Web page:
John McCain deserves tremendous credit for maintaining his cool while being repeatedly interrupted by protesters. Somehow, he managed not to lash out or show visible irritation. I kept expecting him to yell, “What the hell did you ever do for your country? Don’t you think I deserve to be heard? Have I earned that much?” He soared above it.
On the other hand, I have to rate the first 1/2 to 2/3 of the speech as weak. It had the same uninspiring feeling as a George W. Bush State of the Union. The laundry list, the calling out of ordinary Americans. When he started naming people struggling with recession, I thought of some campaign functionary looking at the poll results. “Cares about people like me” — Check. The first part of the speech had to be endured, sort of like direct mail that repeats the old pattern and the old tricks. You have to wade through it to get to the meat.
The good news is that there was meat. McCain got through the faux SOTU and began talking about what really matters — who he is, what his life has been like, why he is ready to lead. When he talked about that, the tingle started to develop. You could feel it. The contrast sharpened almost painfully. You realized, “Barack Obama has scarcely held a full-time job and we are about to elect pretty words when we desperately need a veteran.” That’s when John McCain scored. Scored points in bunches. He shook off a tired old cocoon and metamorphosed into the great man when he did that.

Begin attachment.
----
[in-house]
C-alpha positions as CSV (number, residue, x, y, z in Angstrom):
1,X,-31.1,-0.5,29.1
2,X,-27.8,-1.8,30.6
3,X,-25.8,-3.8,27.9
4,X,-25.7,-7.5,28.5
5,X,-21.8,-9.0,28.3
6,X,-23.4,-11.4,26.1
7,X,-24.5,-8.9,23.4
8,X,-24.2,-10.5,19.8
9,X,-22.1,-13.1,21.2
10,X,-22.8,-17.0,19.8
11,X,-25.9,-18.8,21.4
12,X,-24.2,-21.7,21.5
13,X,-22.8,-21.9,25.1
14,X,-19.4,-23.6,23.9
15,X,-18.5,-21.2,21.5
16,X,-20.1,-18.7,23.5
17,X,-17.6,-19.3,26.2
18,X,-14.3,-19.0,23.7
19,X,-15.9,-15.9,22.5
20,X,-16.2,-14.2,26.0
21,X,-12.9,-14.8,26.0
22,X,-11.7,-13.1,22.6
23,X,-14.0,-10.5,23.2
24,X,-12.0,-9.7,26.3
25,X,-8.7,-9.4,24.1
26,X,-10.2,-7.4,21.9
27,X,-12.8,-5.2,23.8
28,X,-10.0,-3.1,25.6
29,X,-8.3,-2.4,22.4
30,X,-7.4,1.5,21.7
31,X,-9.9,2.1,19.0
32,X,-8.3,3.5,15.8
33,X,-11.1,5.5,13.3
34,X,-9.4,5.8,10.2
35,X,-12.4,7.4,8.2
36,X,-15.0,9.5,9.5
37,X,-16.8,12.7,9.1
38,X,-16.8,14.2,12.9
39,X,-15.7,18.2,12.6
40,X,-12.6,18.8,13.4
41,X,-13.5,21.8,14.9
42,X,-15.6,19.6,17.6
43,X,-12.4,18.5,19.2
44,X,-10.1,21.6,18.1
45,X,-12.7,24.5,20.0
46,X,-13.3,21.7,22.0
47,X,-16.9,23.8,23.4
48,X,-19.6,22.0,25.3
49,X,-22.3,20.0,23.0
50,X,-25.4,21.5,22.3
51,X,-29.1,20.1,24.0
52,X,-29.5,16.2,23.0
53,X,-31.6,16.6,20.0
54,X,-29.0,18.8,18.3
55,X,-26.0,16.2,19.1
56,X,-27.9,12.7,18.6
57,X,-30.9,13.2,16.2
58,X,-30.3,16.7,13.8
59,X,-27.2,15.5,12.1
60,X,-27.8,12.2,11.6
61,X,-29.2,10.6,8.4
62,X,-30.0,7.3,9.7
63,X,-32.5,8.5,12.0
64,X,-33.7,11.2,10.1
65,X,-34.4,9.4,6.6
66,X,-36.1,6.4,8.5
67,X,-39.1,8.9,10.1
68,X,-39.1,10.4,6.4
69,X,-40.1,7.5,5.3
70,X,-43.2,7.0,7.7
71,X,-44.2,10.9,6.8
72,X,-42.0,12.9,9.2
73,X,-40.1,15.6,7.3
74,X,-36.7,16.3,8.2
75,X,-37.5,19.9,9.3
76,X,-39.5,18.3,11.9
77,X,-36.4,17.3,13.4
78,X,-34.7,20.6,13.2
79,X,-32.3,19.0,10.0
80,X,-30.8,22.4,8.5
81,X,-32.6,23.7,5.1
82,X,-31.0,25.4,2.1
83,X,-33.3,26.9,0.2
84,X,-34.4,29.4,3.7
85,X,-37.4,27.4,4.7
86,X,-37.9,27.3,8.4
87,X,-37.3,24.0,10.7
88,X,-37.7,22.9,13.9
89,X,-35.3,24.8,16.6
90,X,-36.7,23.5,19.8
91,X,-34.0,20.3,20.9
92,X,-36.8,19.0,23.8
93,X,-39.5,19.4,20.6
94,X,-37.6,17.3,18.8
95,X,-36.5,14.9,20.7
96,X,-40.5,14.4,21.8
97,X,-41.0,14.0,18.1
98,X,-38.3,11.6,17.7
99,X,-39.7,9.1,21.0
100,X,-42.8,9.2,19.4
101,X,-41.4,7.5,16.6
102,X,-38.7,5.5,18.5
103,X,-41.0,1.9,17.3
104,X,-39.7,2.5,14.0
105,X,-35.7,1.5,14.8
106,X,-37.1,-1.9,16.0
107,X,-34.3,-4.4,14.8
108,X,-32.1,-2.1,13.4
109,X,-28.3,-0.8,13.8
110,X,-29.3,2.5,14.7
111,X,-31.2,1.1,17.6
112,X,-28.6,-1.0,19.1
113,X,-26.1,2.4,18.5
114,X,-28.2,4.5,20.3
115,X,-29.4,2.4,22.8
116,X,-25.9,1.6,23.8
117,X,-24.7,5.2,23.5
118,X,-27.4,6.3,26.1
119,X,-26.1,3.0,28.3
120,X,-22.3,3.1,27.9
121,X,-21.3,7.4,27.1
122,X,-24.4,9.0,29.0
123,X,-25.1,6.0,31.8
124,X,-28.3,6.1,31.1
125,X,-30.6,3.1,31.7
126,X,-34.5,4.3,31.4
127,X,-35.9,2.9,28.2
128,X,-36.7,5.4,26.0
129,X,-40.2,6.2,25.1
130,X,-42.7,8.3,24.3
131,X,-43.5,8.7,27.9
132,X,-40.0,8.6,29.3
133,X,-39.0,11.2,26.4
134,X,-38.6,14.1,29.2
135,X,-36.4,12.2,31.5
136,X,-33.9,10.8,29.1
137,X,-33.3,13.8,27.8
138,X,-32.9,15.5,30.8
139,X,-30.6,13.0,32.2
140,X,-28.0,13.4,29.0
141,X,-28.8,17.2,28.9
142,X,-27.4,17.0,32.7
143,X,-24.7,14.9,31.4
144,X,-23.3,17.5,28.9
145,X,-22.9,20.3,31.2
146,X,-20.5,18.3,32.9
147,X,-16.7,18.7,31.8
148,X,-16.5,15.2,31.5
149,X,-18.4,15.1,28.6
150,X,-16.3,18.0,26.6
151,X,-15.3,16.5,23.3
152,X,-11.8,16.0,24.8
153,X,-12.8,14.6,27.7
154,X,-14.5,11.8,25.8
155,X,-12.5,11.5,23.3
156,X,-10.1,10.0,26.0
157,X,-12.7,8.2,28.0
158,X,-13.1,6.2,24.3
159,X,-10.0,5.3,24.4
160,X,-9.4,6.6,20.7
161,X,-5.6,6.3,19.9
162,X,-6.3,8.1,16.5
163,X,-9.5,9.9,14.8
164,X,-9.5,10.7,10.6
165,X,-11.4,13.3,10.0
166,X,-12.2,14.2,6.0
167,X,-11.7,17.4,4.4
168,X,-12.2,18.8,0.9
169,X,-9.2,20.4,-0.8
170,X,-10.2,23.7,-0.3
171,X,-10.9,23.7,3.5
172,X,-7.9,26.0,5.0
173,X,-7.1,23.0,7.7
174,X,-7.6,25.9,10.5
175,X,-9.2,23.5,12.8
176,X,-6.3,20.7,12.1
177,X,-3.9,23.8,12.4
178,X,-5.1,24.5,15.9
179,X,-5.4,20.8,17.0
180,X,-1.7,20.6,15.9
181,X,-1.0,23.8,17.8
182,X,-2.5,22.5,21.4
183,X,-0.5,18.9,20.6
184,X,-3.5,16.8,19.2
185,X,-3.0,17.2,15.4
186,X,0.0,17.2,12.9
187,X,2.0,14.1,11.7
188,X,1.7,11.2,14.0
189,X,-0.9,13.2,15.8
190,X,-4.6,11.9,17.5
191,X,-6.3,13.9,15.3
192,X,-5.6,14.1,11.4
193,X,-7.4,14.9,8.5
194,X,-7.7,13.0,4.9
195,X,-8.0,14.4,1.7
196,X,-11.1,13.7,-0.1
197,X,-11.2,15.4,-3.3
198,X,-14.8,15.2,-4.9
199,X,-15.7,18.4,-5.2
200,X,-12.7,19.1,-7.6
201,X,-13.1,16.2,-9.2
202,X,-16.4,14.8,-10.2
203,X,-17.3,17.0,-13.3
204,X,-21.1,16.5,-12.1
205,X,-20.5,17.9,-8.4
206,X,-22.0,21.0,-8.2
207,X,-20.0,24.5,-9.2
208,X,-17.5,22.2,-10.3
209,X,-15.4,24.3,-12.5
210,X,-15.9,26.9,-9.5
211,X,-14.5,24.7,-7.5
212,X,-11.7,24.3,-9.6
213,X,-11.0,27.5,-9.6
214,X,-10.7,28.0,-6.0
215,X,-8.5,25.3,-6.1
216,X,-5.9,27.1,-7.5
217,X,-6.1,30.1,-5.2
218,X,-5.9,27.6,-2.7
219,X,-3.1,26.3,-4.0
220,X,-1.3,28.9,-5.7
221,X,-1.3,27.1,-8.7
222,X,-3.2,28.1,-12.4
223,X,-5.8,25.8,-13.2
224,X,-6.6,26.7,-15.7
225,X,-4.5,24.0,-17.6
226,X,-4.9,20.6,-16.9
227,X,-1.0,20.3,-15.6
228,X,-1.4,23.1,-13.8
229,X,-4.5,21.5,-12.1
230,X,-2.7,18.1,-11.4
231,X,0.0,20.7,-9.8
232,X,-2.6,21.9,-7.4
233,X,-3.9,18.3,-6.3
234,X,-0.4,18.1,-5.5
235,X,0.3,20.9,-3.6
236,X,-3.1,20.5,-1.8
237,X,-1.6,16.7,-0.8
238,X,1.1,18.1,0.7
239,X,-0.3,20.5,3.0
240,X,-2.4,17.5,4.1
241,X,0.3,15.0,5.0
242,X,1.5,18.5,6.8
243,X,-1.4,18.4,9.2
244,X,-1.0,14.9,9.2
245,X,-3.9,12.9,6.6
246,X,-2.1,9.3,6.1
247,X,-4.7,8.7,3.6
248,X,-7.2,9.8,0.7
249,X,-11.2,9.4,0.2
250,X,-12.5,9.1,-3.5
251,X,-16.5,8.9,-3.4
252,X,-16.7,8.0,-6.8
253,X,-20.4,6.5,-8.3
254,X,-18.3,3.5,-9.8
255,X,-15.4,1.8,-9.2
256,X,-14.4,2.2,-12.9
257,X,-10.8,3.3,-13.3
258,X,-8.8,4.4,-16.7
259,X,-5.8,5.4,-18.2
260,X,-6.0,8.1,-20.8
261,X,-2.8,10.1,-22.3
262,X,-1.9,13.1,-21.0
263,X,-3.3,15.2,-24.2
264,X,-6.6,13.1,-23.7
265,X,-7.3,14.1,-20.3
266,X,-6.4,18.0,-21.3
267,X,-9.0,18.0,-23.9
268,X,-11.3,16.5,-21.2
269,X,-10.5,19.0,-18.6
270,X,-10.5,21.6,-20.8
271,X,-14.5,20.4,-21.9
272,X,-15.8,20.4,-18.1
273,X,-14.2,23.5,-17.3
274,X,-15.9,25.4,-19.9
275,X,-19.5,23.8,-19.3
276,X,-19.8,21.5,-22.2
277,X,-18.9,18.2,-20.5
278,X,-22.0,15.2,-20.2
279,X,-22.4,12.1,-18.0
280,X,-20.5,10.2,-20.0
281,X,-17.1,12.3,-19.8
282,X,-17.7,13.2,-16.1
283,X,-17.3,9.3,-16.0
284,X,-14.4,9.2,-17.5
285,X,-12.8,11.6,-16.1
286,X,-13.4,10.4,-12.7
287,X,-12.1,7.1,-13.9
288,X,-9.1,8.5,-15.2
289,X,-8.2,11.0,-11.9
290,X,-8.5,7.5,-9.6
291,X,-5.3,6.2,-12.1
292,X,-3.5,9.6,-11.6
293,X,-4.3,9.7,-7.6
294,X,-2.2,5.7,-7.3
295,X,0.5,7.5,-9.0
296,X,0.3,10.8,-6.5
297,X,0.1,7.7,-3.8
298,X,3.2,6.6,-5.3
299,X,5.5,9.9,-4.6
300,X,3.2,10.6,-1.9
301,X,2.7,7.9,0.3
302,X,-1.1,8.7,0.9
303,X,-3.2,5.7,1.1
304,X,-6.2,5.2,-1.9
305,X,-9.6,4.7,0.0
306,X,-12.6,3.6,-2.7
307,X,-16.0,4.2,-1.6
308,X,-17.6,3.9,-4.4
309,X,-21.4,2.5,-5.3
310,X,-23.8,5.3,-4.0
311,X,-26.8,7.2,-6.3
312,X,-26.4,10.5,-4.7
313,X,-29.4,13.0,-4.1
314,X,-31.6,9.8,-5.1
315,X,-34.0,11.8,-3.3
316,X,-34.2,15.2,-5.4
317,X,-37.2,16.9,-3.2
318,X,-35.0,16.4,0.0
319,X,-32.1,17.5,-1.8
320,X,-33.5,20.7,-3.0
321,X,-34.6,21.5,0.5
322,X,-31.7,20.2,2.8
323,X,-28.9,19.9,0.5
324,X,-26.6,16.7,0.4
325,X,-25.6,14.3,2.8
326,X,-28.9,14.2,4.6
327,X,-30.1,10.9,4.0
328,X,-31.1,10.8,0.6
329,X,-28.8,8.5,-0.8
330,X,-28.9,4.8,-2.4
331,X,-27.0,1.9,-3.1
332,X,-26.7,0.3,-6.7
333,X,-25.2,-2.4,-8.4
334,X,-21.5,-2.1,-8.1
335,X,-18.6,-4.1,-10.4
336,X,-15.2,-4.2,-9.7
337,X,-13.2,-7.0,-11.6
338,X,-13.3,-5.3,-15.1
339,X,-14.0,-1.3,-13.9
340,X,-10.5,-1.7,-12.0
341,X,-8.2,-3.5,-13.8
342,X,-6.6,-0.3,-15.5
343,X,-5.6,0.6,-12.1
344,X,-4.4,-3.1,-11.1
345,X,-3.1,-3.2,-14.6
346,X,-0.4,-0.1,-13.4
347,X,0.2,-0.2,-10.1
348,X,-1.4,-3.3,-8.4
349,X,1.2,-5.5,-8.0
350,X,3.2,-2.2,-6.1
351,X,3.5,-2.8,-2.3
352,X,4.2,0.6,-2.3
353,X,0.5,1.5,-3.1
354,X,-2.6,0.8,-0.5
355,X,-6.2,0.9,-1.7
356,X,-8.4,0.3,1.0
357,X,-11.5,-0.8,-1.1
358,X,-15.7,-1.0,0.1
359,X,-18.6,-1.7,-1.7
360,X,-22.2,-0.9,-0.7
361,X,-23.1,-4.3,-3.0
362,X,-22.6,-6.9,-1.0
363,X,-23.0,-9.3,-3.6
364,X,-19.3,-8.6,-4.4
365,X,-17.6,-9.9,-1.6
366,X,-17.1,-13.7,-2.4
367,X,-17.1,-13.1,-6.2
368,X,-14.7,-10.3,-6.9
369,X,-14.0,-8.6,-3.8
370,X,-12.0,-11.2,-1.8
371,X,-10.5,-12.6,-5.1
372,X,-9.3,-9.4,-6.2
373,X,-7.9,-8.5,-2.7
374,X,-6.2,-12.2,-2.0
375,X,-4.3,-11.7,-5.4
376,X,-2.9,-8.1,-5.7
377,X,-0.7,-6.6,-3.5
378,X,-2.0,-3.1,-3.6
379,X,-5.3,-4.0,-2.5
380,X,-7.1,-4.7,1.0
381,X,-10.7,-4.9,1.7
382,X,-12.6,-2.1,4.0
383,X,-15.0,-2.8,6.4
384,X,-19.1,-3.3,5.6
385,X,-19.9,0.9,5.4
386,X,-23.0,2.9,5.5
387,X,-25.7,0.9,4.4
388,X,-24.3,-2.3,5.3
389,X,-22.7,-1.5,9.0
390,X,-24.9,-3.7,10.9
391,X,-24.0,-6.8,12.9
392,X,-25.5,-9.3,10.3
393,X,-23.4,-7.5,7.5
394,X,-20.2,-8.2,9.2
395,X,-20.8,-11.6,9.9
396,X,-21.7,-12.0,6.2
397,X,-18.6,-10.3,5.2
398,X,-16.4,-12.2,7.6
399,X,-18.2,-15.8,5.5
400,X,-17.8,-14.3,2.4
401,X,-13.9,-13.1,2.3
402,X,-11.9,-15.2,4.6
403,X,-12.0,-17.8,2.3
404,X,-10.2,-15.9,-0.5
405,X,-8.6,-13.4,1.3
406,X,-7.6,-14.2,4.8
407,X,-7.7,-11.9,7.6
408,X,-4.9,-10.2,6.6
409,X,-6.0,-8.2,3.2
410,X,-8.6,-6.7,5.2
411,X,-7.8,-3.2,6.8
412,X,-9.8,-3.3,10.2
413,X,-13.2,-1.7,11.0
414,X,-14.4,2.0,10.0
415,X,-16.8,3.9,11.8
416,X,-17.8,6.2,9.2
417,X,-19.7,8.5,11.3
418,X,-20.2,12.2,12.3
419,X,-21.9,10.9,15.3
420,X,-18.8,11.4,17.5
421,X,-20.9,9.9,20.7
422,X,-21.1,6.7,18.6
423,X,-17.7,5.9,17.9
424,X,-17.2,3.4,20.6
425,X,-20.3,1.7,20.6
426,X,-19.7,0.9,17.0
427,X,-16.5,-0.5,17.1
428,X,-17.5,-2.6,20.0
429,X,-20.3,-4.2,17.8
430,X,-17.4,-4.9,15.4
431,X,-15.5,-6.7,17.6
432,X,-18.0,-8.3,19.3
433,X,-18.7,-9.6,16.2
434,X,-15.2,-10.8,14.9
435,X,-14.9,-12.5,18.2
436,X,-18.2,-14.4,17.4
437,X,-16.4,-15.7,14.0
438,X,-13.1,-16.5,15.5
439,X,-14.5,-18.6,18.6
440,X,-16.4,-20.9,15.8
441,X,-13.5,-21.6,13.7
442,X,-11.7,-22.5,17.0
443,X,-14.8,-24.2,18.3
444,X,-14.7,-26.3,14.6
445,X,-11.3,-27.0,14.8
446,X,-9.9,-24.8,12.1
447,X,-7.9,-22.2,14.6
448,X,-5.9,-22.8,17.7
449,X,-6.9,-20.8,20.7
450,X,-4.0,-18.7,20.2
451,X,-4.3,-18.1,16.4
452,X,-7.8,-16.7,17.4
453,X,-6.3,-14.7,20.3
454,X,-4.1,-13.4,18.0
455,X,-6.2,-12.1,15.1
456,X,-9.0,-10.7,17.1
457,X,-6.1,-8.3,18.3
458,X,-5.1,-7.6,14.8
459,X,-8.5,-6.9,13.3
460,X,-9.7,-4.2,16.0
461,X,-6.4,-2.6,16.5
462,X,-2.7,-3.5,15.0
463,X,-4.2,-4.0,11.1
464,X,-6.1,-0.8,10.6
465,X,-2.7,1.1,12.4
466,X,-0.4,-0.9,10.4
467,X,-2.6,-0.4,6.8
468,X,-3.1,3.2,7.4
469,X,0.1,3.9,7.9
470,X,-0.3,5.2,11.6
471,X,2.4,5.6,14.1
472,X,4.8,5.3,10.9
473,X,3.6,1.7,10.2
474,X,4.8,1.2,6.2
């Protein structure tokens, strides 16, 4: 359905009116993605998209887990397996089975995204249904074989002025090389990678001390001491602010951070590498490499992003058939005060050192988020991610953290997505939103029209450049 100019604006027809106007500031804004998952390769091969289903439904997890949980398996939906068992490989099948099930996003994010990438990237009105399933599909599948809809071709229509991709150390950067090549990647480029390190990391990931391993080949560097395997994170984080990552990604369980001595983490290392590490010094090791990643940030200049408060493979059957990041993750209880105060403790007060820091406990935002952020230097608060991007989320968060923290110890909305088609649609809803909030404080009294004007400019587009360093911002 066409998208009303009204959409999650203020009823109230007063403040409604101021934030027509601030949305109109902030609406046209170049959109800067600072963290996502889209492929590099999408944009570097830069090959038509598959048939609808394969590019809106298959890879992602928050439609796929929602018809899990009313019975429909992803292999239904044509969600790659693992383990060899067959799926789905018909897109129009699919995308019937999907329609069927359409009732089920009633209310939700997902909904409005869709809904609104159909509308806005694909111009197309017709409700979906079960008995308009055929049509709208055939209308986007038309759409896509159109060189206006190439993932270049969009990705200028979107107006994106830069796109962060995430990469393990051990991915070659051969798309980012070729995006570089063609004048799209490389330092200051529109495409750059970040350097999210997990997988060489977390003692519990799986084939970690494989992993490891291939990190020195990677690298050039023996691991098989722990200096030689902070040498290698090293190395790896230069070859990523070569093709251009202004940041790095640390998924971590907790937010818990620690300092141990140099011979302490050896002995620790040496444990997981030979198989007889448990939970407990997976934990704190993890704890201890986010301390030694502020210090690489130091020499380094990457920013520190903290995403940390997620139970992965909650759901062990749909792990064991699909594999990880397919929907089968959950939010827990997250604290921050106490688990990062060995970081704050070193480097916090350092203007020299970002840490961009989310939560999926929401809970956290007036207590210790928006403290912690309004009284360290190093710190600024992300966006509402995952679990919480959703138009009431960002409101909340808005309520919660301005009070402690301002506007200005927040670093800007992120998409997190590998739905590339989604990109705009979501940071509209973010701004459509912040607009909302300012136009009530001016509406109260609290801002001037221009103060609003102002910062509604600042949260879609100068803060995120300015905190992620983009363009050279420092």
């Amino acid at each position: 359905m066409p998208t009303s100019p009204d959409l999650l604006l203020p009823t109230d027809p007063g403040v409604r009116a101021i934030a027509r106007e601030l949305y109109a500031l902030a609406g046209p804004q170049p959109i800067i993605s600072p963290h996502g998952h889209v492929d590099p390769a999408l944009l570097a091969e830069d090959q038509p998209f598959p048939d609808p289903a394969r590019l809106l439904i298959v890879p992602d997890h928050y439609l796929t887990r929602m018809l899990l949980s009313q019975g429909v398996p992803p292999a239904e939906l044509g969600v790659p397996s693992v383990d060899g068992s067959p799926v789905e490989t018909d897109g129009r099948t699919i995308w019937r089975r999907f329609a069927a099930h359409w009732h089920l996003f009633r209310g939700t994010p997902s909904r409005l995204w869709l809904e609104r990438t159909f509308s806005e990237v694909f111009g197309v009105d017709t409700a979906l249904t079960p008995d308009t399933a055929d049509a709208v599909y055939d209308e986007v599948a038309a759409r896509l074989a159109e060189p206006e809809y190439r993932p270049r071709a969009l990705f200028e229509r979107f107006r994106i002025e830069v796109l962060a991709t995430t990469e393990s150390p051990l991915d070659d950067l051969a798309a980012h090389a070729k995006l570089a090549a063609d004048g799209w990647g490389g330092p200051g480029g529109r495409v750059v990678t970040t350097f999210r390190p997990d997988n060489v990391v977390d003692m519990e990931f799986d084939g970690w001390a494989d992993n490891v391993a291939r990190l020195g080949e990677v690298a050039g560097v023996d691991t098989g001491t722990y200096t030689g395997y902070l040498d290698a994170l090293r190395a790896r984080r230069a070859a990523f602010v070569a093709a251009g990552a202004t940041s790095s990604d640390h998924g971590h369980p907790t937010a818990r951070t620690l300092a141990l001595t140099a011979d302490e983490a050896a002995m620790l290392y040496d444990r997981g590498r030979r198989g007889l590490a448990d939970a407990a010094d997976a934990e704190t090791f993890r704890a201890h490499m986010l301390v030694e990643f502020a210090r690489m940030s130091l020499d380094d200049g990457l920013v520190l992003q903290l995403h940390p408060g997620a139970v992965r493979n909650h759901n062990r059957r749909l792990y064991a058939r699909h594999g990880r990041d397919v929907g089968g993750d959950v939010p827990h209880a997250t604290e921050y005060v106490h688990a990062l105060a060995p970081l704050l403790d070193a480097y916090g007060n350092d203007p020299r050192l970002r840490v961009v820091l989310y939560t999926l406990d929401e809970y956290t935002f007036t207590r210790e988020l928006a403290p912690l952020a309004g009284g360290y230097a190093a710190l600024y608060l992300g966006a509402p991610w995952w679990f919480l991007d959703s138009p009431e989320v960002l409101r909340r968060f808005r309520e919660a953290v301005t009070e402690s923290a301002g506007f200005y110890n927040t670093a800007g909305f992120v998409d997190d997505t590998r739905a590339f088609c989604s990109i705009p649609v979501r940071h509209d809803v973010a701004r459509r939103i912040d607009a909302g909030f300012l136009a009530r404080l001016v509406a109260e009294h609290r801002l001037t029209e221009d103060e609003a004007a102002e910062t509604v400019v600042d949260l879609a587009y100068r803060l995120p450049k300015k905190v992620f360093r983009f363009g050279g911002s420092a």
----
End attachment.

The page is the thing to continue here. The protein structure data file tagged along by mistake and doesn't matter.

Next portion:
A man of faith in a godless age is hitting Americans where it hurts.
Mr. and Mrs. American Spectator Reader, let P.J. O’Rourke talk sense to your kids.
In Britain, defending your property can get you life.
It won’t take long for conservatives to scratch this presidential wannabe off their 2008 scorecard.
Was the President done in by the economy, or by the politics of the economy?
H/T to National Review Online